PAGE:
Testaments of the Twelve Patriarchs

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Testaments of the Twelve Patriarchs,

an early Jewish work, with some Christian interpolations, reckoned among the Old Testament PseudepigraphaPseudepigrapha
[Gr.,=things falsely ascribed], a collection of early Jewish and some Jewish-Christian writings composed between c.200 B.C. and c.A.D. 200, not found in the Bible or rabbinic writings.
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. The work may have been written as early as 1st cent. B.C. It purports to be the final sayings ("Testaments") of the 12 patriarchs, i.e., the 12 sons of Jacob, to their respective families. They each reflect on the meaning of life and the sins which they have committed. Many of the Testaments espouse apocalyptic theology, teaching an ethical dualism similar to the Dead Sea ScrollsDead Sea Scrolls,
ancient leather and papyrus scrolls first discovered in 1947 in caves on the NW shore of the Dead Sea. Most of the documents were written or copied between the 1st cent. B.C. and the first half of the 1st cent. A.D.
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See J. H. Charlesworth, ed., The Old Testament Pseudepigrapha (Vol. I, 1983).

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Scrolls like the Rule of the Community, the Thanksgiving Hymns, 4QRitual of Purification A-B (4Q414, 4Q512), and Testament of Levi exhibit comparable understandings of water ritual as an inception to spiritual experiences (pp.
y STONE, M., <<Remark on the Aramaic Testament of Levi from the Geniza (Planches XIII-XIV)>>, ReB (1979) 2, 214-229.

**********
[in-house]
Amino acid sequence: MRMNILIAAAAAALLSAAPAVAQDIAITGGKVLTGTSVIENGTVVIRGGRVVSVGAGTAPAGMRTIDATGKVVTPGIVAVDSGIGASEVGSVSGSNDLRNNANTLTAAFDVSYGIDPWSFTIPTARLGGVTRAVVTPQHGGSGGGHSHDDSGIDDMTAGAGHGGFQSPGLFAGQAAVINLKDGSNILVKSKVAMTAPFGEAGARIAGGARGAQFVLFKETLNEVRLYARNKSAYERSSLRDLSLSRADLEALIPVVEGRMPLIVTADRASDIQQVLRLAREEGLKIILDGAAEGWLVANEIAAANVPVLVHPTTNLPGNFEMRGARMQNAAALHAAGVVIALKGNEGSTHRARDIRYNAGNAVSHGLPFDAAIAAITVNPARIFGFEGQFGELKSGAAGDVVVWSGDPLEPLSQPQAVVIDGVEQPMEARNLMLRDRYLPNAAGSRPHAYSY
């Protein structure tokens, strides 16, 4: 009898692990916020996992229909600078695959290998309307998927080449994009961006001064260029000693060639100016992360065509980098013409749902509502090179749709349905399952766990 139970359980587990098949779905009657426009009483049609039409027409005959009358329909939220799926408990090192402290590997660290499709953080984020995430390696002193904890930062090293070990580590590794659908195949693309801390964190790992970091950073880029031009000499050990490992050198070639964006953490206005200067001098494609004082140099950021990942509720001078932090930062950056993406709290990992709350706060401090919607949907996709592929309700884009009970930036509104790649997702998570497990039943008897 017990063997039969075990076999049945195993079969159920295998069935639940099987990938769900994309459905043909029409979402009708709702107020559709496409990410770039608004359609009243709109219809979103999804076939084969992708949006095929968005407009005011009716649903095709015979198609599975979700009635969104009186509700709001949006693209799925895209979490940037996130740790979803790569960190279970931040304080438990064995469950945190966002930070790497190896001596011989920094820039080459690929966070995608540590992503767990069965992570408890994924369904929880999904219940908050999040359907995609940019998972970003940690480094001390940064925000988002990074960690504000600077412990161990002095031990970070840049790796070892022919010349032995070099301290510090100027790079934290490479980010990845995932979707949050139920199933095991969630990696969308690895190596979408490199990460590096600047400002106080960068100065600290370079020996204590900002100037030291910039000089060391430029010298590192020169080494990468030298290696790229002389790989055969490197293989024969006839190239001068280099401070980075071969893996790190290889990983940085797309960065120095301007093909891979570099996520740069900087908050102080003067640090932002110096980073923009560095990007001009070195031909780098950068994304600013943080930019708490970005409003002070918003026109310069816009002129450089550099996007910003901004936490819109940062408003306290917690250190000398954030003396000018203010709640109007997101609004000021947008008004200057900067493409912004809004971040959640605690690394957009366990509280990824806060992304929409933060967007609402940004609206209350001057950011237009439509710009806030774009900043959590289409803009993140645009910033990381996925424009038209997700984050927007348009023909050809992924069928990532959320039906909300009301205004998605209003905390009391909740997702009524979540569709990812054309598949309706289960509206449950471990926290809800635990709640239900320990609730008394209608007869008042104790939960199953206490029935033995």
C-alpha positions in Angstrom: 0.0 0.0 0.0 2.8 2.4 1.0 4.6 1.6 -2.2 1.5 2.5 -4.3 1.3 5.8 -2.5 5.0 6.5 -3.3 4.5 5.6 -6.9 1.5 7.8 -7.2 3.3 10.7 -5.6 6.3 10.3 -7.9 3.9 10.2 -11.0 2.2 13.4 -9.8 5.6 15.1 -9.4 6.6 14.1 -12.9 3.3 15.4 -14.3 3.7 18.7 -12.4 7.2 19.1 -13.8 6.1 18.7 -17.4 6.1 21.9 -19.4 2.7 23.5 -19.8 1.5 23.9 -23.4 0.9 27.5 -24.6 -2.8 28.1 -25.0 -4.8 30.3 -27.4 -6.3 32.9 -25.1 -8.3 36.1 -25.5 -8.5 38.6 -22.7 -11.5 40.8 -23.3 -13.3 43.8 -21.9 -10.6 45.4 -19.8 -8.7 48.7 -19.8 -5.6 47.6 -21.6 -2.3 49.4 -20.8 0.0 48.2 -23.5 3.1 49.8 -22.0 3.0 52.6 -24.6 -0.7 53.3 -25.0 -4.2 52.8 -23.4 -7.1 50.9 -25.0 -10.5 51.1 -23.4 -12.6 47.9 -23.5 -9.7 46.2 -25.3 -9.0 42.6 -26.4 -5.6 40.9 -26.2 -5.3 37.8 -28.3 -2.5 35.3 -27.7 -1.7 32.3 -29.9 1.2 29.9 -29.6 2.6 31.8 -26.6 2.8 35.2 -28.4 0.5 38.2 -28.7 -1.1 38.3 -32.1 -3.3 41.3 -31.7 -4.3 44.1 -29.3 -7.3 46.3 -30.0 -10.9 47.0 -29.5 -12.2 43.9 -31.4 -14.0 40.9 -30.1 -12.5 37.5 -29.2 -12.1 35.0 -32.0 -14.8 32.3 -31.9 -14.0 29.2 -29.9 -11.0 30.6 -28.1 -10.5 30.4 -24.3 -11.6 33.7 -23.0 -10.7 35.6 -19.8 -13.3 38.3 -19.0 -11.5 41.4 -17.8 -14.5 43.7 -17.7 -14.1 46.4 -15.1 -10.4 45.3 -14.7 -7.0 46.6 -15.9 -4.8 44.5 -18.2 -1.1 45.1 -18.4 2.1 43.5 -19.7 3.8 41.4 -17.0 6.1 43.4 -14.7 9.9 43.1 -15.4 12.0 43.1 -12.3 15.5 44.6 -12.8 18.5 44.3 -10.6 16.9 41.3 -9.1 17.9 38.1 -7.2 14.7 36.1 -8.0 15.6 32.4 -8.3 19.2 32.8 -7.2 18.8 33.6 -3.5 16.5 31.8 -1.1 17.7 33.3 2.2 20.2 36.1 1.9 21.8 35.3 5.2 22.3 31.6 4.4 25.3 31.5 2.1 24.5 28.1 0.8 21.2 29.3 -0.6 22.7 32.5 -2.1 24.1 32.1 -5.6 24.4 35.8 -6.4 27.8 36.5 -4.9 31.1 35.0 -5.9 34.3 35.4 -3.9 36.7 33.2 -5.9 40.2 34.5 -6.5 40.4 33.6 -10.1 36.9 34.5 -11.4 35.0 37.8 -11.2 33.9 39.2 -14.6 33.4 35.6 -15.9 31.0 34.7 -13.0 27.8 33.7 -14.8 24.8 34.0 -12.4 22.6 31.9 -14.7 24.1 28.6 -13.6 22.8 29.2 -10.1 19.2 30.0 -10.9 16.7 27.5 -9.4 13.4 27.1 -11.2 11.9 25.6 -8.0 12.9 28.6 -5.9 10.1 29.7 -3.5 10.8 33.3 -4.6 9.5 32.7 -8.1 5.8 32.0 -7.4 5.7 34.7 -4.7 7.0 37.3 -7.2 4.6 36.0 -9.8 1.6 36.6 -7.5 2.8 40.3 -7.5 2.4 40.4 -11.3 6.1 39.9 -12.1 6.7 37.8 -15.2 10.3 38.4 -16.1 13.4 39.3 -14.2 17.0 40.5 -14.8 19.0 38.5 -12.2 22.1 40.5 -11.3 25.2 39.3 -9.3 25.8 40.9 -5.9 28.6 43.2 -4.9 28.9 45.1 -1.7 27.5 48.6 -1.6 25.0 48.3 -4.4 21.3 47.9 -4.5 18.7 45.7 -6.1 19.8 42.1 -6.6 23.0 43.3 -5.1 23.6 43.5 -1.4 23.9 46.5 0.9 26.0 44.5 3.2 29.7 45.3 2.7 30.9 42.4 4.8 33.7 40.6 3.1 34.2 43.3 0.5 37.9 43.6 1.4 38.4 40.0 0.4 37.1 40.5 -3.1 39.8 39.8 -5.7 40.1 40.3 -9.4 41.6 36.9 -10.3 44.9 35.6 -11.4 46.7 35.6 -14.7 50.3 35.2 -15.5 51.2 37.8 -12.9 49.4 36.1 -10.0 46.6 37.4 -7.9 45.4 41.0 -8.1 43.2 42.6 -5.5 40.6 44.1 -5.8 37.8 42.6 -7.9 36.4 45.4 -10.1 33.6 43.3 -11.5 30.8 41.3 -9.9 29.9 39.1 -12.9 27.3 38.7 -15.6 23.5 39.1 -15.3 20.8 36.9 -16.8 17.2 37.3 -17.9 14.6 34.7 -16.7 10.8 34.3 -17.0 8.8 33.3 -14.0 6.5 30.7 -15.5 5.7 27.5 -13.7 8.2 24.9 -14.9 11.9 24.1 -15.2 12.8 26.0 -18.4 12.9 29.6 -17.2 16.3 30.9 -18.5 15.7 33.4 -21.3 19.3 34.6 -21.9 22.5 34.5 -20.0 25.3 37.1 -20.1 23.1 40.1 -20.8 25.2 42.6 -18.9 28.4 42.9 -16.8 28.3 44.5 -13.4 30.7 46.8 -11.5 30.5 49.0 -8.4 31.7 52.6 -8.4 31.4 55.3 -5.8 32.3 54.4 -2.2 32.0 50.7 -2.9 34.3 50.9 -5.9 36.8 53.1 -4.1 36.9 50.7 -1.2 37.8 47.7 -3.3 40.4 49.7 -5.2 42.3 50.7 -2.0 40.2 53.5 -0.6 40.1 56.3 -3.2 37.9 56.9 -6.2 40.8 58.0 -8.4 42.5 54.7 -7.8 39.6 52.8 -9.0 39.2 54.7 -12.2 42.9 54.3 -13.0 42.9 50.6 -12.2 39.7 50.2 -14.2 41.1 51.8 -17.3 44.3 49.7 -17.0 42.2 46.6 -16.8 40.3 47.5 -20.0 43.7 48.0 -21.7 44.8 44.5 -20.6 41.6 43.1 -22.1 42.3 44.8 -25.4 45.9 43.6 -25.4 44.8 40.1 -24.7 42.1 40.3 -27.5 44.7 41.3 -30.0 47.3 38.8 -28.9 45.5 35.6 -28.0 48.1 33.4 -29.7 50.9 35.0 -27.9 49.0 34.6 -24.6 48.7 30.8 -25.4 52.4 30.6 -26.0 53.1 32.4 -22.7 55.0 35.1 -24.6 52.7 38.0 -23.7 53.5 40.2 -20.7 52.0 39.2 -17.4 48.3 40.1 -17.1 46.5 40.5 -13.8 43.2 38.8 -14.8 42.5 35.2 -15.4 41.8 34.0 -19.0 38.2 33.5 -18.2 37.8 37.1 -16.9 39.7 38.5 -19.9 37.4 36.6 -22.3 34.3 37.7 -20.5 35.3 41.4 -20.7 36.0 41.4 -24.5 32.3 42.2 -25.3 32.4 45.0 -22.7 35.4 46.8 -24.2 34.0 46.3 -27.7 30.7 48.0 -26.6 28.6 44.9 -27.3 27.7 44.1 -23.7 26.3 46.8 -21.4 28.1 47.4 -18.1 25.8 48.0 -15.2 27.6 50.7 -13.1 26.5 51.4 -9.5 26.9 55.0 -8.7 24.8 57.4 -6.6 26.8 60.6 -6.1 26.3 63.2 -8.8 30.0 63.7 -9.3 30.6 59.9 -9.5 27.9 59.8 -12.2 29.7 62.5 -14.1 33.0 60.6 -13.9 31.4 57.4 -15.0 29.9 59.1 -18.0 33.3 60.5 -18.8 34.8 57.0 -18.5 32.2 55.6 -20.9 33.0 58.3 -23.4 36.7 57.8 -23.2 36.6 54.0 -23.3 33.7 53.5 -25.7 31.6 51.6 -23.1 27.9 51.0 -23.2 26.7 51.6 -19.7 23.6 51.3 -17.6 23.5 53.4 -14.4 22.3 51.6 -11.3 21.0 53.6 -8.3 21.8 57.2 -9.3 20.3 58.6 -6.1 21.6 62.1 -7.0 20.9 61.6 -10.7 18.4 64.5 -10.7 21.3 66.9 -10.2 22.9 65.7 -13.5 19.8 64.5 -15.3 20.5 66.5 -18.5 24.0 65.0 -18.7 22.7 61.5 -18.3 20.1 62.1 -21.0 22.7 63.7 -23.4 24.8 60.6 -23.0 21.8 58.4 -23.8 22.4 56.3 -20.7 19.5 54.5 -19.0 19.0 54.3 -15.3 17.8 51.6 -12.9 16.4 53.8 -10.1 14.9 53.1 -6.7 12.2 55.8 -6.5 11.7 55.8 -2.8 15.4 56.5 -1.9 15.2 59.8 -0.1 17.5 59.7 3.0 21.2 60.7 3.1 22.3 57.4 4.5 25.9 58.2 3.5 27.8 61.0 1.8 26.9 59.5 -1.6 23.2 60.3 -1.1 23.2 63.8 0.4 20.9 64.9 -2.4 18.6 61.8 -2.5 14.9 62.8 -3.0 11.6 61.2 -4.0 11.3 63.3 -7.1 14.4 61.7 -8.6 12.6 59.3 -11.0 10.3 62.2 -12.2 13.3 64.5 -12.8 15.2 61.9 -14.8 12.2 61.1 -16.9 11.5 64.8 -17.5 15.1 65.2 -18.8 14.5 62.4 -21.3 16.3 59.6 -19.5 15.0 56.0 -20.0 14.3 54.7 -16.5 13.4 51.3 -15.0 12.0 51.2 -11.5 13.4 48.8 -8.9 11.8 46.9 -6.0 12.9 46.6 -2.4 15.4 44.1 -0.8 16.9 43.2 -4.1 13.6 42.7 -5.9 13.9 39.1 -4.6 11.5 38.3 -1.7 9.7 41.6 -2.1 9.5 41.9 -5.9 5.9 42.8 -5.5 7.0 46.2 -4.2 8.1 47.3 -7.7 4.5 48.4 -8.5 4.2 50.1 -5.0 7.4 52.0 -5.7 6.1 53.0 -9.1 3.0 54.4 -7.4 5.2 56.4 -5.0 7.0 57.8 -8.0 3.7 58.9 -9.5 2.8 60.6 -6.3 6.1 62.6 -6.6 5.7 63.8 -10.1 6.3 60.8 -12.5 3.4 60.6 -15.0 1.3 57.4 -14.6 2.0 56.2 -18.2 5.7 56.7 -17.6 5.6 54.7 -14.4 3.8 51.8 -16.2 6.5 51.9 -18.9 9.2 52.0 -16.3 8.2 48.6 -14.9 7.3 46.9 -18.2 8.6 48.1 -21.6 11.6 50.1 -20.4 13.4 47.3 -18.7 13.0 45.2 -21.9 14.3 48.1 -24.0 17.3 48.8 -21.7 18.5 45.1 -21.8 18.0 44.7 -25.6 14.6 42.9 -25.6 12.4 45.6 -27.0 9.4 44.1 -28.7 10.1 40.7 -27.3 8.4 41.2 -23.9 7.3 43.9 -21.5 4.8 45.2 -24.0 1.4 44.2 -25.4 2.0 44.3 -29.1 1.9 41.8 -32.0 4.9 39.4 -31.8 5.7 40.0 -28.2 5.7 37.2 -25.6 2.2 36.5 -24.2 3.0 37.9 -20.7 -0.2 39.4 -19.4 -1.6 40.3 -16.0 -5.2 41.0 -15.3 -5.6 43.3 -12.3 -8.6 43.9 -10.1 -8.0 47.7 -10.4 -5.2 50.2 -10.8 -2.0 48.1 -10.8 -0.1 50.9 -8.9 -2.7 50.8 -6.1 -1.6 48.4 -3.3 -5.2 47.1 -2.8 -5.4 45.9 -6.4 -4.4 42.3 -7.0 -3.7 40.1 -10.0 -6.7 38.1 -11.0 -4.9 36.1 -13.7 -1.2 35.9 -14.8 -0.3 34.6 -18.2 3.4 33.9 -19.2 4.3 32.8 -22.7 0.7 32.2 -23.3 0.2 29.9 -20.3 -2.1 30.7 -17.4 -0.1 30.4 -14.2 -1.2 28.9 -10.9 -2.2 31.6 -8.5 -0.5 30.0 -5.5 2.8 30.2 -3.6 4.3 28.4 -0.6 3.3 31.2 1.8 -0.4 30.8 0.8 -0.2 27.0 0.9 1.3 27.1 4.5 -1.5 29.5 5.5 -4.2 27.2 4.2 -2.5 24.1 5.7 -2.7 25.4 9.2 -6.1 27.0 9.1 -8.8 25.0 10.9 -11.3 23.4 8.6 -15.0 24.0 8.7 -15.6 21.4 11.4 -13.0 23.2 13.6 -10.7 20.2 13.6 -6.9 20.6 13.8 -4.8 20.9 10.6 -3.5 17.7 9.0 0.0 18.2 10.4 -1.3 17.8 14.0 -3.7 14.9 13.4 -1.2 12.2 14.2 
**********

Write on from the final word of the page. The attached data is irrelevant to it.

himself acknowledges that appeal to Testament of Levi is tenuous because it betrays Christian influence, if not authorship.
In the intertestamental Testament of Levi (6:2), Levi had a similar reaction when an angel opened heaven's gate and allowed him to see God's throne.
he selects seven out of Josephus' sixteen post-exilic high-priests for the seven priests of the Testament of Levi. He correctly says that a jubilee is about two generations, but he leaves rather a large gap between Eliashib, dated 448, and Jaddua, dated 332.
Chapter 10 discusses some philological and linguistic problems pertaining to the Aramaic Levi Document from Qumran, focusing on its relationship to the Geniza manuscripts of the Testament of Levi.
Thereafter, Stuckenbruck considers Tobit 11:14-15 (Tobit blesses God and 'all his holy angels'), Joseph and Asenath 14:1-12; 15:11-12 (Asenath possibly blesses the angel with God); Pseudo-Philo 13:6 (the feast of trumpets 'an offering for your watchers'), and a number of passages (in I Enoch, Testament of Levi, Testament of Dan, 3 Baruch, Pseudo-Philo, Life of Adam and Eve, and Testament of Solomon) in which angelic mediation of prayers is mentioned.
Romans 4, 11; Epistle of Barnabas 9, 6, and Testament of Levi 21, 22, and K.
His discussion of ~unbloody' is based on Massey Shepherd, and he takes no account of Daly's discussion of its use in the Testament of Levi or of Kenneth Stevenson's recent essay on the topic.
Support for the view that Judaism was active in seeking to win proselytes may be found in the Letter of Aristeas (266), the Sibylline Oracles (3.5-10), 2 Maccabees (9:17), the Pseudepigraphic Testament of Levi (14.41), the Pseudepigraphic Testament of Joseph, Philo (De Vita Mosis 1.27.147, De Virtutibus 20.102-4, and De Praemiis et Poenis 26.152), and Josephus (Against Apion 2.123.